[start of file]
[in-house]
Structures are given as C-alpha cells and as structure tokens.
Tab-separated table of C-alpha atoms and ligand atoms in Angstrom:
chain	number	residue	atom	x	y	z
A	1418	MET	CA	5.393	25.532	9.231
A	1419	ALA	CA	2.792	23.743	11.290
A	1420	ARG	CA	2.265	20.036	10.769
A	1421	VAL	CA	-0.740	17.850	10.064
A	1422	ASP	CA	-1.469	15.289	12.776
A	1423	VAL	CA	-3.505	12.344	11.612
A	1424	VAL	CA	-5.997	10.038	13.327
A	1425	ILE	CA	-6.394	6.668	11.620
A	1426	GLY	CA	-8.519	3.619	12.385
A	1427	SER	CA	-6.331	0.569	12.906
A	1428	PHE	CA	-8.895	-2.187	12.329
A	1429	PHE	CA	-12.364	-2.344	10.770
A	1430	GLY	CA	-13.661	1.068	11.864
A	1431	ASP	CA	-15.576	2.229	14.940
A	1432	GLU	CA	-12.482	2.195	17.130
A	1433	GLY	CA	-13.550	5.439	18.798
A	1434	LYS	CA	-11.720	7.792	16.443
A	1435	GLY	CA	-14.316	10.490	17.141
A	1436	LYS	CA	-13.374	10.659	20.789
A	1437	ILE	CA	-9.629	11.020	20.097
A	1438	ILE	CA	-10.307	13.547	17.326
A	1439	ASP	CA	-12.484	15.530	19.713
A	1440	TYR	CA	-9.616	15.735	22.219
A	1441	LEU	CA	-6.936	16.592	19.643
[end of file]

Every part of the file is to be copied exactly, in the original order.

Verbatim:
[in-house]
Structures are given as C-alpha cells and as structure tokens.
Tab-separated table of C-alpha atoms and ligand atoms in Angstrom:
chain	number	residue	atom	x	y	z
A	1418	MET	CA	5.393	25.532	9.231
A	1419	ALA	CA	2.792	23.743	11.290
A	1420	ARG	CA	2.265	20.036	10.769
A	1421	VAL	CA	-0.740	17.850	10.064
A	1422	ASP	CA	-1.469	15.289	12.776
A	1423	VAL	CA	-3.505	12.344	11.612
A	1424	VAL	CA	-5.997	10.038	13.327
A	1425	ILE	CA	-6.394	6.668	11.620
A	1426	GLY	CA	-8.519	3.619	12.385
A	1427	SER	CA	-6.331	0.569	12.906
A	1428	PHE	CA	-8.895	-2.187	12.329
A	1429	PHE	CA	-12.364	-2.344	10.770
A	1430	GLY	CA	-13.661	1.068	11.864
A	1431	ASP	CA	-15.576	2.229	14.940
A	1432	GLU	CA	-12.482	2.195	17.130
A	1433	GLY	CA	-13.550	5.439	18.798
A	1434	LYS	CA	-11.720	7.792	16.443
A	1435	GLY	CA	-14.316	10.490	17.141
A	1436	LYS	CA	-13.374	10.659	20.789
A	1437	ILE	CA	-9.629	11.020	20.097
A	1438	ILE	CA	-10.307	13.547	17.326
A	1439	ASP	CA	-12.484	15.530	19.713
A	1440	TYR	CA	-9.616	15.735	22.219
A	1441	LEU	CA	-6.936	16.592	19.643